By Joyce Oglesby

Q: “My child has a sensitive food disorder. It’s not detectable to look at her, but if she happens to eat something that triggers the sensitivity, it manifests itself in acting out and even temper tantrums. When I’m in public, I’m often embarrassed at the disruption because people are rude with their looks and sometimes even make critical comments about my parenting. My husband gets frustrated because I don’t want to go out to dinner with or without our child, but I don’t feel comfortable leaving her at home, either. It’s a dilemma. She’s under a doctor’s care, but how do you discipline a child who can’t control the reason behind her problem?”

Joyce: I don’t believe discipline is the problem, or the cure, as much as I’m drawn to feel your sensitivity is your own challenge. I find people have very little tolerance for things they don’t understand. I’ve also lived long enough to know that folks would rather judge others than pull the plank out of their own issues.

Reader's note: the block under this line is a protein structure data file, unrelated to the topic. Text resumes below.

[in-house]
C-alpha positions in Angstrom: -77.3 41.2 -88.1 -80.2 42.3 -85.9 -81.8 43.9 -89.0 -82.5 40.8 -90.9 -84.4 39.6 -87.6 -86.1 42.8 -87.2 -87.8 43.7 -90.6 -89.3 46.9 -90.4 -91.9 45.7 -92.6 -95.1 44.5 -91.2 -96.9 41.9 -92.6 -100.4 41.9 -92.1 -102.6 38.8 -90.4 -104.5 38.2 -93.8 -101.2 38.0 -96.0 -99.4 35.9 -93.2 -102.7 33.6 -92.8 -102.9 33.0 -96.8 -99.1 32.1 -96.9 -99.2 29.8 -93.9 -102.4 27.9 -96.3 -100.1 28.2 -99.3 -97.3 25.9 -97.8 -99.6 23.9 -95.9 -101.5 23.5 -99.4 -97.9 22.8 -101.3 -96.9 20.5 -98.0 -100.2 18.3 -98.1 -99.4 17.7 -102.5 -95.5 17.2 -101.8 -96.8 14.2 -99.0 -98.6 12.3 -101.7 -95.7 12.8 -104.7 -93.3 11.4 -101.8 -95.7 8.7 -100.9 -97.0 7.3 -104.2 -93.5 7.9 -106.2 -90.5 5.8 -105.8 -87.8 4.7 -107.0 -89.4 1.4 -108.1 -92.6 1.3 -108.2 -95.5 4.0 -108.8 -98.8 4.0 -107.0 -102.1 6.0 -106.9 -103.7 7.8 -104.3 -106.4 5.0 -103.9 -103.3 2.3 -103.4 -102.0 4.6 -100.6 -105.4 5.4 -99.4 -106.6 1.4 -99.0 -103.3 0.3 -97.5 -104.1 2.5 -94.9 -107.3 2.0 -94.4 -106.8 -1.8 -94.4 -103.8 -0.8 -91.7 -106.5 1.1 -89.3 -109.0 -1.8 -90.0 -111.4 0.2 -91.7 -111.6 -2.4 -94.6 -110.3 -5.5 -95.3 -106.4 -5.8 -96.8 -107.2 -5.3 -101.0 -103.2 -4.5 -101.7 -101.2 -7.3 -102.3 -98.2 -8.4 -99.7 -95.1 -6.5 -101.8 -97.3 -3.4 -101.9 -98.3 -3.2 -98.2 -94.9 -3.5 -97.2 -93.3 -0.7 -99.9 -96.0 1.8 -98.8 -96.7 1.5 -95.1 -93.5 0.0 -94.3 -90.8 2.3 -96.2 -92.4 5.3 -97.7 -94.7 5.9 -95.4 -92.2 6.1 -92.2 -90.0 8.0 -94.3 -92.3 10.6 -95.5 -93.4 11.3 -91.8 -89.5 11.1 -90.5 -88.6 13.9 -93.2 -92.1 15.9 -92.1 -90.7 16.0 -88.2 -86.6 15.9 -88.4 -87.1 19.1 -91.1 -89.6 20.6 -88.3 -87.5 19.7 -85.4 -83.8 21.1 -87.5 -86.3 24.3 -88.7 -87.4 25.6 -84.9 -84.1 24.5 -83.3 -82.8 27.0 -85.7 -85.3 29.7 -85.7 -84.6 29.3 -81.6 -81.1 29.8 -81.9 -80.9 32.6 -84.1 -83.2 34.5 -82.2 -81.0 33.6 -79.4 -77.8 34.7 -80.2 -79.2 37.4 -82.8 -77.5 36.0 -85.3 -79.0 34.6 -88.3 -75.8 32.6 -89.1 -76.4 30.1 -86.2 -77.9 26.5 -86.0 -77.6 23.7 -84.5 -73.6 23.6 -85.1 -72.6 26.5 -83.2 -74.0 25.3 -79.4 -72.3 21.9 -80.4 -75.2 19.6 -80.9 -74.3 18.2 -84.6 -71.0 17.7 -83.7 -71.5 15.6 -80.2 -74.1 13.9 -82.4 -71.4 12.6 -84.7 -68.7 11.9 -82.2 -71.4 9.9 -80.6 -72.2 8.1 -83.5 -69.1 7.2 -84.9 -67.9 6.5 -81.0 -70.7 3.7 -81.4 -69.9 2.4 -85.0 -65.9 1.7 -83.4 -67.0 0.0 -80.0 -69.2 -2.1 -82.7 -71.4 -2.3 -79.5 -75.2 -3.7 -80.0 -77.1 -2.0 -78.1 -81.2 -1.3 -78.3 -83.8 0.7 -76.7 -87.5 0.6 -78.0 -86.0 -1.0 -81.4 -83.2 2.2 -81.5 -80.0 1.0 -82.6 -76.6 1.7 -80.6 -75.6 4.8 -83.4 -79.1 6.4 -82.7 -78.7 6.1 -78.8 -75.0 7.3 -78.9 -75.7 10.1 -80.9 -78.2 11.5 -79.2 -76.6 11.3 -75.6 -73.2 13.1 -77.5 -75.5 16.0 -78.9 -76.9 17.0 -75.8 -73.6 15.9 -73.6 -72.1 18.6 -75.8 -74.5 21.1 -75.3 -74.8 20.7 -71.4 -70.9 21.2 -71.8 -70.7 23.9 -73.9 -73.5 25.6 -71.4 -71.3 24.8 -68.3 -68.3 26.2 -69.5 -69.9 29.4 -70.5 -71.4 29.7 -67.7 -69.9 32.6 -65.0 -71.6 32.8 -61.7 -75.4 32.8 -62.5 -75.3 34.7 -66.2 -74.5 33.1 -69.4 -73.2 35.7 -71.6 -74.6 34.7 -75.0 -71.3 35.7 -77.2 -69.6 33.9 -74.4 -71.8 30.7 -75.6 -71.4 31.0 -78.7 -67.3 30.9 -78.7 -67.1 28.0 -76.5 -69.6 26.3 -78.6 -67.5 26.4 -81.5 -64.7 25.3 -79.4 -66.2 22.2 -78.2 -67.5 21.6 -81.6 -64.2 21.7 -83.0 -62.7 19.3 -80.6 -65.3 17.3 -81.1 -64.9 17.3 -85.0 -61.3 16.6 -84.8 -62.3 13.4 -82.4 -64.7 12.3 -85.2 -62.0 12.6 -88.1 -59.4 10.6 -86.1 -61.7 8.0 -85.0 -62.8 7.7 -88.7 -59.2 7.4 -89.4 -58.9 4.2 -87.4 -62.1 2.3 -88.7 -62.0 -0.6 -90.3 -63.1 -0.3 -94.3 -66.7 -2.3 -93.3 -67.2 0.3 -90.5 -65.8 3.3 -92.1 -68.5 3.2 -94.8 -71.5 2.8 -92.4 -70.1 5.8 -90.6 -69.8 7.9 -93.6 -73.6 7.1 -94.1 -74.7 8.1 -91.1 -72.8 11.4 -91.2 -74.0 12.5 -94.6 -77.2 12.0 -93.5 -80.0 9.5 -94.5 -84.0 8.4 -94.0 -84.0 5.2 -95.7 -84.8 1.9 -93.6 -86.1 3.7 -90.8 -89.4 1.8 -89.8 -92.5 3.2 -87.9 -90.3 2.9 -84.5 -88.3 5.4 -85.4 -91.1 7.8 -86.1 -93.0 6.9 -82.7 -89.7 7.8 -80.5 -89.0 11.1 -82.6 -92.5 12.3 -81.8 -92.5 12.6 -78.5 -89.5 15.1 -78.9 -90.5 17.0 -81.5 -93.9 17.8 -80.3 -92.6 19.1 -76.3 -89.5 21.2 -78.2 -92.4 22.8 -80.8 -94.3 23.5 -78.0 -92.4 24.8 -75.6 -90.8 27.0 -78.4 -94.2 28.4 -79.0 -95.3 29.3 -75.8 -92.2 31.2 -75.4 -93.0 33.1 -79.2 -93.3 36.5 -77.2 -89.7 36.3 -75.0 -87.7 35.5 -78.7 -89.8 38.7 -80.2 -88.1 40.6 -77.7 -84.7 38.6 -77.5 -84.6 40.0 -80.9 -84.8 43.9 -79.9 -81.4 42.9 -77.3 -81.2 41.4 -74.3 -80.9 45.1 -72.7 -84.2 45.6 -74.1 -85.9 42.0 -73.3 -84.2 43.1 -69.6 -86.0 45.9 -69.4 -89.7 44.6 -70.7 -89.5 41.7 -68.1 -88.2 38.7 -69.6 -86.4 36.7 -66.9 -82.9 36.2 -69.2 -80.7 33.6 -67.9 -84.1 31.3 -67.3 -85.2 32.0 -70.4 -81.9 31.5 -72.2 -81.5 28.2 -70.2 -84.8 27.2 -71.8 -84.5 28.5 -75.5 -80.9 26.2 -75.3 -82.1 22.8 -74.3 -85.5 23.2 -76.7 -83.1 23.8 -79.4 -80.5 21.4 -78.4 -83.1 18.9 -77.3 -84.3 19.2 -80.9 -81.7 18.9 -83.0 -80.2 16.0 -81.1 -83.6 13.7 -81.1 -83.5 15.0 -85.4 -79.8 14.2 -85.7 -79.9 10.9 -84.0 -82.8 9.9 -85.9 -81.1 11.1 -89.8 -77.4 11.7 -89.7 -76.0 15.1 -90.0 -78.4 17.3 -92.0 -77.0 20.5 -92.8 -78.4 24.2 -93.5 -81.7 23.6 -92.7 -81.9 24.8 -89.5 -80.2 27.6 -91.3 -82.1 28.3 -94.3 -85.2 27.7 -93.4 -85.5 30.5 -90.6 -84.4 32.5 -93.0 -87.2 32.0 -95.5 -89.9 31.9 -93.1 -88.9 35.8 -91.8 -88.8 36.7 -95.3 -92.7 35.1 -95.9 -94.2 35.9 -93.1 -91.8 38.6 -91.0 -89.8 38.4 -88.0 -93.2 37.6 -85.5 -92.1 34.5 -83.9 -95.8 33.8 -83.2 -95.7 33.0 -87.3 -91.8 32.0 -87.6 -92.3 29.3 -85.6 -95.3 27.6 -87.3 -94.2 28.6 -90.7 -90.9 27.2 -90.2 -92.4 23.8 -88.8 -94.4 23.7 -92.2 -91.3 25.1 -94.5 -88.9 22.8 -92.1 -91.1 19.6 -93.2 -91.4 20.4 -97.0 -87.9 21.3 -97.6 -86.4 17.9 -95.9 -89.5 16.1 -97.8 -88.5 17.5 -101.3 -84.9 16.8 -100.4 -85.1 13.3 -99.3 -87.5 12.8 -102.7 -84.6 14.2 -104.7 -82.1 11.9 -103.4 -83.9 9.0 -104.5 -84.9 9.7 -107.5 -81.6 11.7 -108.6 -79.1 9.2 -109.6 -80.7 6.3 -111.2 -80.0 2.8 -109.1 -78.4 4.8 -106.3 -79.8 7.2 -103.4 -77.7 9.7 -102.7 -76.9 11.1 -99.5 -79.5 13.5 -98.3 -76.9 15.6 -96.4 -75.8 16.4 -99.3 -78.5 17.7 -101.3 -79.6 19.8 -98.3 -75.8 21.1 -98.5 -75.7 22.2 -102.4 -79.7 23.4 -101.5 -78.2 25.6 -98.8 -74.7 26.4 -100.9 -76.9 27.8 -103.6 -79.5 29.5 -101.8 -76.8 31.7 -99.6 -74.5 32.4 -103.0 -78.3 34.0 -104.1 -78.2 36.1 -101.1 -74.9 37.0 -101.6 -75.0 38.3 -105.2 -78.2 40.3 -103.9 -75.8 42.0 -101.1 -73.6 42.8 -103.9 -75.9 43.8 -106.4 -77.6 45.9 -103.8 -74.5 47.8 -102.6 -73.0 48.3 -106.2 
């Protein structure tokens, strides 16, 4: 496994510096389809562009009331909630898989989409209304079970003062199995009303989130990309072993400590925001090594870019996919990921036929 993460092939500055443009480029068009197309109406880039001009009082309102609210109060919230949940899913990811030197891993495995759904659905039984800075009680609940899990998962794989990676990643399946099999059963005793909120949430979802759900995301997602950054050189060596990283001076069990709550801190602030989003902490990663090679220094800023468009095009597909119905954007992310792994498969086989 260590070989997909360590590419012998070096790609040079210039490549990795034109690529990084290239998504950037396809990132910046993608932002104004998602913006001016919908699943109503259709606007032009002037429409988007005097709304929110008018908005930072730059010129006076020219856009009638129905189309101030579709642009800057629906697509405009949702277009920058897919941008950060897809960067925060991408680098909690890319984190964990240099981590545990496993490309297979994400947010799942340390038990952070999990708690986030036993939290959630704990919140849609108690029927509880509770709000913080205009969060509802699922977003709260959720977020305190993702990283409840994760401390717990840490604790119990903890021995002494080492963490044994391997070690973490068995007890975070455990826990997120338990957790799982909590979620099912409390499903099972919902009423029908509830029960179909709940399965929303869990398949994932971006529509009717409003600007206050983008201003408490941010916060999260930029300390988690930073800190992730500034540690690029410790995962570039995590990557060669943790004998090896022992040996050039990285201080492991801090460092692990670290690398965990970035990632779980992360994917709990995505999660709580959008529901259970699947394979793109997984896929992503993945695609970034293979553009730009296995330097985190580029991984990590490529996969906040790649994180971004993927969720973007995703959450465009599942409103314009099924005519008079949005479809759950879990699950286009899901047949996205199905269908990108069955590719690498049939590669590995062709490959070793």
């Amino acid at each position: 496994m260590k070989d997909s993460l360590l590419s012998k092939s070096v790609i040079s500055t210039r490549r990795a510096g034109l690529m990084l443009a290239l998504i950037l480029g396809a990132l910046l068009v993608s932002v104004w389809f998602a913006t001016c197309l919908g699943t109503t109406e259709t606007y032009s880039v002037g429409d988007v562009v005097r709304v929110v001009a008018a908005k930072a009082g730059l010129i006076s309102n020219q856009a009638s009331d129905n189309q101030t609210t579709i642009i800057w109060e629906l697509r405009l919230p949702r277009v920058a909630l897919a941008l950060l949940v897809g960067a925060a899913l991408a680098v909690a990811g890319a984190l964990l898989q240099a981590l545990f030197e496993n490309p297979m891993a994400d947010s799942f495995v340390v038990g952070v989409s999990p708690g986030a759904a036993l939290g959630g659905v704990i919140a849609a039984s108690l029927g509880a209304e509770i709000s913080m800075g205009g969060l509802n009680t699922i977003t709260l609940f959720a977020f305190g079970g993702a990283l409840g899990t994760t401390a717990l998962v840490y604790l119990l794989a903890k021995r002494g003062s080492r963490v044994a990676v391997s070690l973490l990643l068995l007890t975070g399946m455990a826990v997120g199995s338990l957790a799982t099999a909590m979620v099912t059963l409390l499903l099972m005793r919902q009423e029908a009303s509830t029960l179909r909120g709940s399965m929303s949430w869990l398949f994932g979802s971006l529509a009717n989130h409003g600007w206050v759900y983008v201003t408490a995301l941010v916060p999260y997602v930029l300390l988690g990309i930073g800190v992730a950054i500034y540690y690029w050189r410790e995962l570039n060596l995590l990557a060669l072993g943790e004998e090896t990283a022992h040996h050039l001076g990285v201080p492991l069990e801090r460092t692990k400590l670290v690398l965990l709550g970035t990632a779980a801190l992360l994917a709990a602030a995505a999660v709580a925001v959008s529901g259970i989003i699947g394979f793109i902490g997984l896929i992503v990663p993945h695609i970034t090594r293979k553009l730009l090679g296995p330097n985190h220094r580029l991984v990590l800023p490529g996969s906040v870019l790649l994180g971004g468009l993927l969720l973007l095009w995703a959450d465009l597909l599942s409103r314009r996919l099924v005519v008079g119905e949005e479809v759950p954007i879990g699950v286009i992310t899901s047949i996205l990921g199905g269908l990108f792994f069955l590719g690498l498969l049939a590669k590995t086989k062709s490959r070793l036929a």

I’ll leave your doctor to advise you about your child’s condition, but allow me to offer this piece of advice for you: other people are not walking in your shoes. Let people think what they want to; they’re going to anyway. When folks feel as though they have to meddle, simply thank them for their concern. If you care to give them the medical terminology for your daughter’s condition, feel free to put them in their place about their uninformed opinion regarding your parenting skills. Go out to dinner with your husband and with your child. If the acting-out occurs, turn her over to him and you enjoy your dinner. Don’t be reluctant about securing a sitter and going out for a nice evening with your husband. You need it as much as he does. I don’t have to tell you to be sure to enlist someone who respects your rules for what your child can and cannot eat. Whatever you do, don’t become a prisoner to things out of your control. Love, protect, and enjoy your child. She will detect your tension. Manage her condition skillfully without intimidation or humiliation. Make sure your child is aware of appropriate boundaries and that you will not be allowing her to use the disorder to her advantage. That is something you and your husband must discern in the parenting of your daughter. As for people, they are not your concern. She is.

Struggling with a relationship issue? Write Joyce Oglesby at You can also watch the Just Ask Joyce Show on a local television station near you or view it here.